Yale doc: Worry about delta variant, not lambda

Photo of Ed Stannard
Dr. Thomas Balcezak, chief clinical officer of Yale New Haven Health.

Dr. Thomas Balcezak, chief clinical officer of Yale New Haven Health.

Yale University / Contributed photo

As more variants of the coronavirus crop up, the original strain of the virus that started the COVID-19 pandemic is being crowded out.

The lambda variant, first reported in Peru, has been in the news in recent days, but it’s nothing to worry about, at least for now, said Dr. Thomas Balcezak, chief clinical officer for Yale New Haven Health.

“We don’t have any lambda variant here in New Haven that we’re aware of,” he said Tuesday. “We have not seen it yet … but it’s only a matter of time.”

He said the Centers for Disease Control and Prevention and the World Health Organization don’t even agree on whether it’s a “variant of interest,” the lowest of three “levels of stratification for variants,” Balcezak said.

The WHO considers lambda a variant of interest, which is defined as “a change in the genome that impacts the protein on the virus that may cause it to be more dangerous, more infectious or evade immunity,” Balcezak said.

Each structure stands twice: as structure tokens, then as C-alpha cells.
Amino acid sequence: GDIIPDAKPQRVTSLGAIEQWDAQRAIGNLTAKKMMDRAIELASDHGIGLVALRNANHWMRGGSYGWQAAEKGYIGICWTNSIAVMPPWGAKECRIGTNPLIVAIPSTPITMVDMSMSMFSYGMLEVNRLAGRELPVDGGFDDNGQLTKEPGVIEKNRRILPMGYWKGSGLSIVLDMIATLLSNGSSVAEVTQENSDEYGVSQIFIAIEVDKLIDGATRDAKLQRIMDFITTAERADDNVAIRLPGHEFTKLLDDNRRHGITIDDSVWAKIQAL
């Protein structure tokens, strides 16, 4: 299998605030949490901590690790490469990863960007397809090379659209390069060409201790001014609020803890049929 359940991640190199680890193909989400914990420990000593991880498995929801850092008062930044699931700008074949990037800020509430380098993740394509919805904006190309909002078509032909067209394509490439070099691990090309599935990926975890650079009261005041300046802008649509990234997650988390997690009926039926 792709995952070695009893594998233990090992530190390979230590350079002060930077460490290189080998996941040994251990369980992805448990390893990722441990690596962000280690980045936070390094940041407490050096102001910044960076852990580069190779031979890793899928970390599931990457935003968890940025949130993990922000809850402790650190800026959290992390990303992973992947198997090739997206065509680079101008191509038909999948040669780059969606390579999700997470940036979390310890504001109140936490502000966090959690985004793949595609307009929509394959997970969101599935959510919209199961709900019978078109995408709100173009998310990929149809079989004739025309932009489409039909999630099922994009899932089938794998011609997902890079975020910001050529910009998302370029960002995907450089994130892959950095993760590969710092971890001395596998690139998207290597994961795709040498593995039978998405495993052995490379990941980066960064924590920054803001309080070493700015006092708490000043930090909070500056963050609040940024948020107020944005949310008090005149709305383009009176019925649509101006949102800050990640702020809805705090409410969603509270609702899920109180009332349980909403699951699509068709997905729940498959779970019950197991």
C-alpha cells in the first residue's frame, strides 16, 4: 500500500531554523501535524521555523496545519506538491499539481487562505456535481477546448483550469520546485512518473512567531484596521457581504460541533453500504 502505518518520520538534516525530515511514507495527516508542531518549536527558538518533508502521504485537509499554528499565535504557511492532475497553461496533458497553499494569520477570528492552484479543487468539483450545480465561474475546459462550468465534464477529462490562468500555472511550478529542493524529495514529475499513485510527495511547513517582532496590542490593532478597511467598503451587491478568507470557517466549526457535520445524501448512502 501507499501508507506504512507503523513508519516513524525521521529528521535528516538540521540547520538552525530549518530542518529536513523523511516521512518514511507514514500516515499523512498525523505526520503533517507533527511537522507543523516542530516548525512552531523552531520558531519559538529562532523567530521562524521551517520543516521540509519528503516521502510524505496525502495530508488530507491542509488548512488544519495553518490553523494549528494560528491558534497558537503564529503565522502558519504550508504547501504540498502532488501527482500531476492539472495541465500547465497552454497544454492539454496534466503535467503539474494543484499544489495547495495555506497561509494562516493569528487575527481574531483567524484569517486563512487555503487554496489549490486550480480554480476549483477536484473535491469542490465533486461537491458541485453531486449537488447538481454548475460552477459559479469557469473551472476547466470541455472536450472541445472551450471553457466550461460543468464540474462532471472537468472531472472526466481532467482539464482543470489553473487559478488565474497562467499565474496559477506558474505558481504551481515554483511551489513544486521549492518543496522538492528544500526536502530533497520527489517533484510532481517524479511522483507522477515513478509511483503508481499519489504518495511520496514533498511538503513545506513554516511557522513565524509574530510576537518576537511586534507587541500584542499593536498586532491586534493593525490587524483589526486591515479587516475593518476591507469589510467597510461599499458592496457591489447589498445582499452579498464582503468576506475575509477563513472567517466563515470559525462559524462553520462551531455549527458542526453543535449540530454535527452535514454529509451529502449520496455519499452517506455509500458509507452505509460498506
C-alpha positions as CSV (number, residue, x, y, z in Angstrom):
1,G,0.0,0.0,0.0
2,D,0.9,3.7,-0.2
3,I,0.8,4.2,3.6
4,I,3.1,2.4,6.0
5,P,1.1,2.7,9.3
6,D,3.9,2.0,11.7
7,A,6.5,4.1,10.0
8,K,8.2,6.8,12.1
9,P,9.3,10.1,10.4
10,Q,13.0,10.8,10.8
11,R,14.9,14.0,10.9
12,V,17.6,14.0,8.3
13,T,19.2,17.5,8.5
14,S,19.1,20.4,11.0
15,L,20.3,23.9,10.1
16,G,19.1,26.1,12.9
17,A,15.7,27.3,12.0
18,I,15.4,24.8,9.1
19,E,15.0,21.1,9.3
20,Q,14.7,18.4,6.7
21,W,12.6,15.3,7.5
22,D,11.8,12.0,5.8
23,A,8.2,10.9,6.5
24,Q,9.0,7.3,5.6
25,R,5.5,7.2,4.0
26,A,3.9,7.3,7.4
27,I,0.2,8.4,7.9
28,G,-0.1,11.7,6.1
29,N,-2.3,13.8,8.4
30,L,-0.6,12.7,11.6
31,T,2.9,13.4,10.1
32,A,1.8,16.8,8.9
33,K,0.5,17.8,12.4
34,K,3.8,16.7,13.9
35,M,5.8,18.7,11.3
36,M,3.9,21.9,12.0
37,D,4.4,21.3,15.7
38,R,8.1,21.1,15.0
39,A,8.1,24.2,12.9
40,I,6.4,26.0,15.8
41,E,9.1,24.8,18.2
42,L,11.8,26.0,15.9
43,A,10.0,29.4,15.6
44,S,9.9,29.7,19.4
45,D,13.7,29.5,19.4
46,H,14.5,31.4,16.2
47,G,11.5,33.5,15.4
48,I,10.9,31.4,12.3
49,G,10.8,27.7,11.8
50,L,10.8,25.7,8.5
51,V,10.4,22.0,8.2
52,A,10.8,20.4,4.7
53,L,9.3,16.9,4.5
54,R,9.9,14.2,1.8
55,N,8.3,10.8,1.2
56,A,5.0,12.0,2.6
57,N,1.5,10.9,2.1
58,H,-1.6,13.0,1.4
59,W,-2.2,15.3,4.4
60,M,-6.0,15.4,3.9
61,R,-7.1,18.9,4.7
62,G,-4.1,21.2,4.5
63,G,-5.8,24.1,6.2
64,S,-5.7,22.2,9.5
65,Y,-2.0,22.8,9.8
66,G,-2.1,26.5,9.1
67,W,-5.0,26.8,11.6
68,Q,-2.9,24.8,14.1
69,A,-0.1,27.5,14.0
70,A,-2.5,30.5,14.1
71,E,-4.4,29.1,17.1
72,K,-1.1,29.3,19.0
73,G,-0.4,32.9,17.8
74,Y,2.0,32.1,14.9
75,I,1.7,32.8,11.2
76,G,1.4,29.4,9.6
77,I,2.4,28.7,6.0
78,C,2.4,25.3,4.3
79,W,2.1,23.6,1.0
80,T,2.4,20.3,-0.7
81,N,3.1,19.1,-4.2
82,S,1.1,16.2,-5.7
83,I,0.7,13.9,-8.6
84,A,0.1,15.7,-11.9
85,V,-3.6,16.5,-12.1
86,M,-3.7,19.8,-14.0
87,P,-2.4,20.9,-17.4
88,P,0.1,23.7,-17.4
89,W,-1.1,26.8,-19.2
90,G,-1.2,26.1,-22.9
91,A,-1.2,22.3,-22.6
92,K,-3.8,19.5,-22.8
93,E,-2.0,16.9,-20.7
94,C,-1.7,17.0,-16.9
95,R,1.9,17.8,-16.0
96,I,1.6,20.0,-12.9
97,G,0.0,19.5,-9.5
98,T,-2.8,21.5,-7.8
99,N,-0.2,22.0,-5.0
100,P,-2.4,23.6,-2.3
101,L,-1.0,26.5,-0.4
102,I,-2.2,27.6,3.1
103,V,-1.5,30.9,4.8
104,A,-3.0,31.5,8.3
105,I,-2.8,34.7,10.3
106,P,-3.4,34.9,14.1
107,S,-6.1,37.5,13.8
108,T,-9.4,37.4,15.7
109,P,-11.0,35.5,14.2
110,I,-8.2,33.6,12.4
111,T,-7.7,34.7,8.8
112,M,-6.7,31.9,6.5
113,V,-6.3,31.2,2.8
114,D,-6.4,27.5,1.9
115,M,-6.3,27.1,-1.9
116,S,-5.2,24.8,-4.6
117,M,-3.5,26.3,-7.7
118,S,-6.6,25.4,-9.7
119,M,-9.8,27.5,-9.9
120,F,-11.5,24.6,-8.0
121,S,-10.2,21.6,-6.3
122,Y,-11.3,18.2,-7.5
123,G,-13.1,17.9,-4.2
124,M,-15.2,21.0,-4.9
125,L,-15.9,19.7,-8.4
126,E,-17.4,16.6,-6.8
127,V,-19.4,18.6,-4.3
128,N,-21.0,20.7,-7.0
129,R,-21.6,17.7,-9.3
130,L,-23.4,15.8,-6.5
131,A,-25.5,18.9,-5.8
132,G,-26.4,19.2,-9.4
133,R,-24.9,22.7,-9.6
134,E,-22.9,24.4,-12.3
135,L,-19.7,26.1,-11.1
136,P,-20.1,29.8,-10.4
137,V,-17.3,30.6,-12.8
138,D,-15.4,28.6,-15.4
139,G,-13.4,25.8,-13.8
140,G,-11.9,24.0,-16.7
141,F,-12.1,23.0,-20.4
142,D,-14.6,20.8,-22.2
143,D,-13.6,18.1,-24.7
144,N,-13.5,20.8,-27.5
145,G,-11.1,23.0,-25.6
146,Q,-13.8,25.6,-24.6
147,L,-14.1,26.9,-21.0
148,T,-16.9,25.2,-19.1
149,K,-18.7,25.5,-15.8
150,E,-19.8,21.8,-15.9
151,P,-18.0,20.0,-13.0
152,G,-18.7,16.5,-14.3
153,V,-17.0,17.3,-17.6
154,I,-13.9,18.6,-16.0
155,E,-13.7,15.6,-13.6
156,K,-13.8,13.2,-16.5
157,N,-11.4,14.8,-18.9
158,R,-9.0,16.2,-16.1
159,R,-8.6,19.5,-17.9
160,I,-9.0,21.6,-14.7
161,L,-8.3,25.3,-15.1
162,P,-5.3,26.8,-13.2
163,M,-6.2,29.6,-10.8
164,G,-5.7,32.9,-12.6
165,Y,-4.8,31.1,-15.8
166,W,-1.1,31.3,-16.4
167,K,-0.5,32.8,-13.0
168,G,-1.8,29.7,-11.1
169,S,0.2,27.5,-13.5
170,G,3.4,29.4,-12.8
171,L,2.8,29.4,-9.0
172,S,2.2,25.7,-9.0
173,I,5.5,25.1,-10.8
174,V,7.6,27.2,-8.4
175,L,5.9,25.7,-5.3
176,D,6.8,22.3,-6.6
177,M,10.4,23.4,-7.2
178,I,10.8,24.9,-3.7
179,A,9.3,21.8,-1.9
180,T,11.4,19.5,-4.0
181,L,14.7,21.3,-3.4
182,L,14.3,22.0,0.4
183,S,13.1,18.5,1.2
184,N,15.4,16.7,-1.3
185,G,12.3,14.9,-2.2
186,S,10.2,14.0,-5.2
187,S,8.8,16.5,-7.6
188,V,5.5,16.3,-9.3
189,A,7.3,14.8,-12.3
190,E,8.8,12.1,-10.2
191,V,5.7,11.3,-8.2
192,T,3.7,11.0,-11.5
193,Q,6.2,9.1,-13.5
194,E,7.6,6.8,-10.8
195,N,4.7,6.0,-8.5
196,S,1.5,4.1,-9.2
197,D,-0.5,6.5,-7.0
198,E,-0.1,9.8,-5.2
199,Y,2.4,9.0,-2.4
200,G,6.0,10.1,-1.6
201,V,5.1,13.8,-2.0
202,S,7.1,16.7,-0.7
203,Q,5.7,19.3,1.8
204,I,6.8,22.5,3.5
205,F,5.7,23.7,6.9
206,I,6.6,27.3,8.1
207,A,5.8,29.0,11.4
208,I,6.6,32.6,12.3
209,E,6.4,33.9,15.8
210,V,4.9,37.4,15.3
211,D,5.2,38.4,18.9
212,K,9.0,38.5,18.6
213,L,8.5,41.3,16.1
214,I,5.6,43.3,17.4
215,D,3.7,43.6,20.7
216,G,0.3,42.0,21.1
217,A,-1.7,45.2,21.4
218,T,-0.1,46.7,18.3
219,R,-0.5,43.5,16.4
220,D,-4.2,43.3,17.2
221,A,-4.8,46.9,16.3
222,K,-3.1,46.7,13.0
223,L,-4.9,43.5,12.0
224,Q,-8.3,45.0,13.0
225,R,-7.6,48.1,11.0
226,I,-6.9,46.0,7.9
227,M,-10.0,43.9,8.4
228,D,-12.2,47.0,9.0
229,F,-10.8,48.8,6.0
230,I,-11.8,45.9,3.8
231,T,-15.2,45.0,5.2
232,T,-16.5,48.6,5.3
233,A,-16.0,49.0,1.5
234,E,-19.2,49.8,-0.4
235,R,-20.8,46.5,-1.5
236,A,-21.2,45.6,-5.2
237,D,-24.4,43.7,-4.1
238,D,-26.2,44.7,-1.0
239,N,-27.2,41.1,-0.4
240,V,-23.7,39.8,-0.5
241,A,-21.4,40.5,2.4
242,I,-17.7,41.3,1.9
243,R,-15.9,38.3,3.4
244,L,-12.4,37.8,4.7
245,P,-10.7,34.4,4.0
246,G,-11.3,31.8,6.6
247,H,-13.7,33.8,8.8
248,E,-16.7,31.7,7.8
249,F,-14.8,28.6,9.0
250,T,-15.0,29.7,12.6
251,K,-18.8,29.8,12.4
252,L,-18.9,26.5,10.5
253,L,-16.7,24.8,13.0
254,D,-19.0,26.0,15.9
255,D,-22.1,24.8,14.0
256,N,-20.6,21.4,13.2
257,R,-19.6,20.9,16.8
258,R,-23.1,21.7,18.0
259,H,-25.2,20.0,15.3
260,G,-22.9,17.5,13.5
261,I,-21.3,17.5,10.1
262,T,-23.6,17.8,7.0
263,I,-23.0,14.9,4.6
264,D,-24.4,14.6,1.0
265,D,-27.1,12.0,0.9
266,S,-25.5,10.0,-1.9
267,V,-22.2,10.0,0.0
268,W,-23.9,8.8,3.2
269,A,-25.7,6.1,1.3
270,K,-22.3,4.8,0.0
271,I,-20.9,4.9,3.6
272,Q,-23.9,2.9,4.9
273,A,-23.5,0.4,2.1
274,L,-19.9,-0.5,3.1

The CDC does not name the lambda variant on its list of variants discovered so far.

Locally and nationally, the delta variant is dominant, and it is considered a variant of concern by the CDC, the second of three levels. Balcezak said that designation “means there’s some evidence of impact on diagnostics, treatments, meaning what treatments are effective … whether the vaccines we have provide protection” and transmissibility.

Delta has proven to be highly contagious, although it’s still not clear whether it causes more severe illness. “There’s some evidence that it might be slightly more severe, but it’s not a lot,” Balcezak said. He said breakthrough cases, in which vaccinated people come down with COVID, are most likely attributed to the delta variant.

Recently, 14 residents and five staff members were reported positive for COVID at the Masonicare Health Center in Wallingford, where 94 percent of residents have been vaccinated and where vaccination is required for staff. The cases were mild, however.

The other variants of concern found in Connecticut include alpha, first detected in the United Kingdom; beta, (South Africa); gamma (Japan and Brazil); and epsilon (California). Delta was first detected in India.

“The changes are relatively subtle” between variants, Balcezak said. “The essence of the virus is still the same. What these represent are small changes in the protein on the surface of the virus.”

Vaccines prevent the virus from attaching to that protein, So far, vaccines have prevented serious illness in most people, even as the delta variant has become dominant, Balcezak said.

The third, most serious classification of variants are those of high consequence, meaning they are “super-infectious or evade immunity,” with vaccines unable to prevent illness. The CDC has reported no variants of high consequence.

Balcezak said with the uncertainty about variants, those who are vaccinated “should be wearing a mask if you’re in public and you’re not sure if people around are vaccinated.”

edward.stannard@hearstmediact.com; 203-680-9382